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America’s earliest underground comics made Robert Crumb look G-rated

With more than 4.9 million articles, Wikipedia is an invaluable resource, whether you’re throwing a term paper together at the last minute, or looking for a medical reason Popeye’s forearms could be 50 times as thick as his upper arms. We explore some of Wikipedia’s oddities in our 4,919,068-week series, Wiki Wormhole.

This week’s entry: Tijuana Bible

What it’s about: First, an editorial note: Last week, we teased a follow-up entry on Wikipedia’s list of hairstyles, forgetting that this is Comics Week at The A.V. Club, for which we had already planned an entry on some of history’s dirtiest underground comics. For Wiki Wormhole purists, last week’s Neologism links to “cyberspace” coiner William Gibson, who wrote his early futuristic novels on a typewriter. Typists were usually young women, and almost immediately the cliché of the sexist businessman harassing his typist formed around that, and was immortalized in the Tijuana Bibles of the day, so here we are.

As for what a Tijuana Bible actually is, the same cheap paper that made pulp magazines widespread in the 1920s and ’30s also led to their sleazier cousin. So-called because of the (oft-mistaken) belief that they were printed cheaply in Mexico, Tijuana Bibles were the first underground comics. Wallet-sized and nearly always pornographic, they were usually X-rated spoofs of newspaper comics of the day, or occasionally starred transparent stand-ins for celebrities (so not that different than today’s “This Ain’t _____” school of porn parodies). Published anonymously, nearly all of the writers and artists have been lost to history, and like the pulps, production shut down almost completely during WWII and never recovered, although Tijuana Bibles were still being printed as late as the 1960s.

Biggest controversy: Since basically everything about illegally distributed, pornographic, intellectual property theft is controversial, we’re going to go in the opposite direction. While Tijuana Bibles were usually rife with racial stereotypes (as were most things in the ’20s and ’30s), one story, “You Nazi Man,” ended with a serious message speaking out against anti-Semitism in Germany.

A Popeye spoof believed to have been drawn by Mr. Prolific

Thing we were happiest to learn: While artists weren’t given credit in very many Tijuana Bibles, their reputations still live on. Collectors have recognized distinct styles recurring across titles, and therefore are able to assign a body of work to certain artists, given nicknames like “Mr. Prolific,” and “Mr. Dyslexic,” so named for his messy prose. One such artist, “Blackjack,” is believed to have been a woman, and is so called because of her frequent use of blacked-out areas. It’s also believed that some of these artists went on to careers in the legitimate comics world. “Mr. Prolific” is rumored to be Doc Rankin, a freelance comic artist who did editorial cartoons for the Brooklyn Eagle and artwork for Tin Pan Alley sheet music. A set of Tijuana Bibles set at the 1939 World’s Fair is believed to be the work of Wesley Morse, who created Bazooka Joe (the comic, not the gum). Superman co-creator Joe Shuster even contributed to Nights Of Horror—a bondage-themed series of underground comics—in the 1950s, well after creating Superman.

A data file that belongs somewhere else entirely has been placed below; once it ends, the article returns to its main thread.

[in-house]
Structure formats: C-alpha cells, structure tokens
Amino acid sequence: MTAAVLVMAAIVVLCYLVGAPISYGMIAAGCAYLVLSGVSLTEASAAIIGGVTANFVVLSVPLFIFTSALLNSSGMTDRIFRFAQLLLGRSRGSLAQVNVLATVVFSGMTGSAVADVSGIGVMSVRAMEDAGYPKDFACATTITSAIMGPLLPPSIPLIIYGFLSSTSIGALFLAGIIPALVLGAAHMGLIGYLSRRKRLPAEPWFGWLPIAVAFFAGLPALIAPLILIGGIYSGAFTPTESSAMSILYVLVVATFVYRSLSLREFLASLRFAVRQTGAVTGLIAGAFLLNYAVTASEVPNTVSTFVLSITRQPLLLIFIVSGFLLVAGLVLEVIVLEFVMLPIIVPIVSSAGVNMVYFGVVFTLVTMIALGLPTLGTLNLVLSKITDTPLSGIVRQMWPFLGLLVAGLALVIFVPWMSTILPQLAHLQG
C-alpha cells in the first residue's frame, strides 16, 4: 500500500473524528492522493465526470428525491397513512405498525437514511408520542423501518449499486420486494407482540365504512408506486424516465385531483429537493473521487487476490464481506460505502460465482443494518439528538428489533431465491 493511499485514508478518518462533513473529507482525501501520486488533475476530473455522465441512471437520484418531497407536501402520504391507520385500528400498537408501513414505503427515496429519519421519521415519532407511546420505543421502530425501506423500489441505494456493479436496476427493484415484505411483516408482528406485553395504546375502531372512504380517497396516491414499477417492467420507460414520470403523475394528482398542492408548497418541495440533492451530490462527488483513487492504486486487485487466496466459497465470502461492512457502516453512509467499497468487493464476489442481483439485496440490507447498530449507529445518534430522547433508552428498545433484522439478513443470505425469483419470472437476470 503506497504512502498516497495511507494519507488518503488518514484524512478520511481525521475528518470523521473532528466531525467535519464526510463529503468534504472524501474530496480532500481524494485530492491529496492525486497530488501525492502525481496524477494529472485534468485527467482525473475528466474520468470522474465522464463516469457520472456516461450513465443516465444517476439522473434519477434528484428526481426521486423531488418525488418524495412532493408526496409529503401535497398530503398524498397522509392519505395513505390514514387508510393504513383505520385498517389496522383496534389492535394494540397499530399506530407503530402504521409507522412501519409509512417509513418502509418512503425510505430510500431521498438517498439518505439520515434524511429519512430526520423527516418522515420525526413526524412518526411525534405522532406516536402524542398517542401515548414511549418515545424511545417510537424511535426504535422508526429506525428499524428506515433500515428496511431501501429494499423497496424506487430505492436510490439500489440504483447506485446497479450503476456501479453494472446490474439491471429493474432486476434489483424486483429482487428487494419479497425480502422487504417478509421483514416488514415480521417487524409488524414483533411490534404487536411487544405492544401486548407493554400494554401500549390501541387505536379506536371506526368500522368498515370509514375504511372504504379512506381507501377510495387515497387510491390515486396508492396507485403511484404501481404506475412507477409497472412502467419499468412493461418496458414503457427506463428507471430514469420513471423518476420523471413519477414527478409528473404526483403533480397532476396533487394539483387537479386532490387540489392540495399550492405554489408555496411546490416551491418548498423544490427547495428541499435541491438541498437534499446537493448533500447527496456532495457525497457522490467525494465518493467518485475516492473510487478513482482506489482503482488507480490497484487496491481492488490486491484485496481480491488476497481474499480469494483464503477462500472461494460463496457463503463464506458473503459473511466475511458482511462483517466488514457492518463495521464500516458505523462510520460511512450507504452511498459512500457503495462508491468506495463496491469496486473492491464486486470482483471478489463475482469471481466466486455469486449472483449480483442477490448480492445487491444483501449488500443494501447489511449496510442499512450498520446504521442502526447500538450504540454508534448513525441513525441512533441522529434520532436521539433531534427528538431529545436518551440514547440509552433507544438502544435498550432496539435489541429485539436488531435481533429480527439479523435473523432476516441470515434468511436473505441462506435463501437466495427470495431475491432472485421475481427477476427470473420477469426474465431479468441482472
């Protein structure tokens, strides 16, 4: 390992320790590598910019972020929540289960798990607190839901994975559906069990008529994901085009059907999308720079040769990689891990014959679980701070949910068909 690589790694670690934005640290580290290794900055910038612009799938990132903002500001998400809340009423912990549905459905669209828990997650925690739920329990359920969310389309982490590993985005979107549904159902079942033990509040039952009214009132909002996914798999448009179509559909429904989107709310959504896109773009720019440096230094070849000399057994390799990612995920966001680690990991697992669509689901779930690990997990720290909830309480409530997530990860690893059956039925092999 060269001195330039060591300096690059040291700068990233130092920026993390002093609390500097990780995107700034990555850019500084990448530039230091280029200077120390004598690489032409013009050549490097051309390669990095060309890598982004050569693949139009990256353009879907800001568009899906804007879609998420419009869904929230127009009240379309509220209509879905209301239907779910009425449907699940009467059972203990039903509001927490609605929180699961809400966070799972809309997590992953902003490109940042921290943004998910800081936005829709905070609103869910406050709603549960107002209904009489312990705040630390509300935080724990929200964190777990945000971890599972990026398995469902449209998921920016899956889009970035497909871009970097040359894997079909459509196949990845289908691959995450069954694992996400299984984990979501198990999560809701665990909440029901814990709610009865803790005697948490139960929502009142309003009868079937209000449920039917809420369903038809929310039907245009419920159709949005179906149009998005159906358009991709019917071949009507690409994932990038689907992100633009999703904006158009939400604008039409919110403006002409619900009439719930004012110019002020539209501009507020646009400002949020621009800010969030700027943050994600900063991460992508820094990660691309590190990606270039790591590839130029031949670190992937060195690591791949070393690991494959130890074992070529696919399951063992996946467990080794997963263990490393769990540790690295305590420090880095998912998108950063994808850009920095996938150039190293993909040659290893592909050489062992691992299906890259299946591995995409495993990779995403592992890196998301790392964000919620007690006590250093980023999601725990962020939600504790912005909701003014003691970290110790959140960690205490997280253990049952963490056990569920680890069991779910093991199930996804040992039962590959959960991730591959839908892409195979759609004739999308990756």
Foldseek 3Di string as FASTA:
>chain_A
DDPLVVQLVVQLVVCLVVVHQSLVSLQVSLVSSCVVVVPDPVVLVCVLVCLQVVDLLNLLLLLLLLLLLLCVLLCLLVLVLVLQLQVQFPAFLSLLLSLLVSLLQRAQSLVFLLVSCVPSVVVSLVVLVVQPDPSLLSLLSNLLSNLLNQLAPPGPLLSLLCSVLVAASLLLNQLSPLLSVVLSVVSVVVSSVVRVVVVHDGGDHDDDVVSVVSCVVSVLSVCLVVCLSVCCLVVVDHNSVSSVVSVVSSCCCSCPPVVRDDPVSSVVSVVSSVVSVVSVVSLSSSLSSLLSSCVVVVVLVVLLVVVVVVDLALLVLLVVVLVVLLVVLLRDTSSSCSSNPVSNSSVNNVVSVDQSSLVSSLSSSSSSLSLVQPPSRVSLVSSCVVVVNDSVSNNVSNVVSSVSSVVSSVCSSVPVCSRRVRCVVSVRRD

Thing we were unhappiest to learn: Producing Tijuana Bibles was a dangerous business. To this day it’s not clear whether the bulk of Bibles were produced by organized crime, or simply small publishers, but the penalties were stiff for sending pornographic materials through the mail, with one printer serving five years in Leavenworth prison for advertising through the mail, even though the shipping was handled by a private concern. As a result, Tijuana Bibles were often hand-delivered by car, and sold under the table in bars, barber shops, burlesque houses, and other places that start with “B” where men congregate.

Best link to elsewhere on Wikipedia: We’re again going to break with format and use an off-Wikipedia link. During the run-up to the 2008 election, Ethan Persoff and Scott Marshall created Obliging Lady, a fake Tijuana Bible claiming to be from 1934, and the “oldest known John McCain memorabilia.” (Although McCain, George W. Bush, and other political figures appear at their 2008 ages). The comic shows McCain as a woman being seduced by George W. Bush (presumably commentary on how the “maverick” McCain quickly toed the party line once he secured the nomination). The McCain comic was distributed at both parties’ 2008 national conventions, presumably without the approval of the candidates (thanks, Obama!). Be warned, the link is extremely unsafe for work. The “Fuller Bush Man” on the title is a page reference to Fuller Brush Man, a popular series written by Mr. Prolific during the original Tijuana Bible era.

There’s also a Wikipedia link here to hentai, which we’re not even going to click on. Instead, may we suggest Dōjinshi, Japan’s culture of (sometimes racy, but often not) self-published comics.

Further down the wormhole: While comic-book characters were the most frequent figures depicted in Tijuana Bibles, movies stars or athletes like Mae West and Joe Louis were popular characters as well. There were even Bibles about the (X-rated) exploits of gangsters like Legs Diamond, Machine Gun Kelly, and Al Capone. While Capone rose to become the most powerful and notorious criminal in American history, he had humble beginnings, born to immigrant parents, his mother a seamstress and his father a barber. Barbers naturally lead to hairstyles, and we’re back on track.